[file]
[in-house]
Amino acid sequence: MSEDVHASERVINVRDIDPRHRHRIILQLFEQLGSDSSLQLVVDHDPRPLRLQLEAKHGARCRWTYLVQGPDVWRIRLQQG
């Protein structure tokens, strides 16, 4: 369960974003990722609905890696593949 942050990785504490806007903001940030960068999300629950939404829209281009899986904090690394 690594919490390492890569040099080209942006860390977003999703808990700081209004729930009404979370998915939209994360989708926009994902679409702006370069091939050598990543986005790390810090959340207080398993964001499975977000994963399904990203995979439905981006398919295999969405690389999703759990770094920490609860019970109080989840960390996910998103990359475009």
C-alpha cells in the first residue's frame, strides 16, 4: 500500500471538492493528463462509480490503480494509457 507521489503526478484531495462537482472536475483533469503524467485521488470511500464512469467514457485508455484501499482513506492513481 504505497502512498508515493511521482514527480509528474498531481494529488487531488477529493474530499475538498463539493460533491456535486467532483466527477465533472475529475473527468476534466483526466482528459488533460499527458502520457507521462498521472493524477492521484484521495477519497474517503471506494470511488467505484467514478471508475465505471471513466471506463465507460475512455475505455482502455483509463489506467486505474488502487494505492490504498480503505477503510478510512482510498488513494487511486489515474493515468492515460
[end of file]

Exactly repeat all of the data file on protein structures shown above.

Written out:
[in-house]
Amino acid sequence: MSEDVHASERVINVRDIDPRHRHRIILQLFEQLGSDSSLQLVVDHDPRPLRLQLEAKHGARCRWTYLVQGPDVWRIRLQQG
């Protein structure tokens, strides 16, 4: 369960974003990722609905890696593949 942050990785504490806007903001940030960068999300629950939404829209281009899986904090690394 690594919490390492890569040099080209942006860390977003999703808990700081209004729930009404979370998915939209994360989708926009994902679409702006370069091939050598990543986005790390810090959340207080398993964001499975977000994963399904990203995979439905981006398919295999969405690389999703759990770094920490609860019970109080989840960390996910998103990359475009």
C-alpha cells in the first residue's frame, strides 16, 4: 500500500471538492493528463462509480490503480494509457 507521489503526478484531495462537482472536475483533469503524467485521488470511500464512469467514457485508455484501499482513506492513481 504505497502512498508515493511521482514527480509528474498531481494529488487531488477529493474530499475538498463539493460533491456535486467532483466527477465533472475529475473527468476534466483526466482528459488533460499527458502520457507521462498521472493524477492521484484521495477519497474517503471506494470511488467505484467514478471508475465505471471513466471506463465507460475512455475505455482502455483509463489506467486505474488502487494505492490504498480503505477503510478510512482510498488513494487511486489515474493515468492515460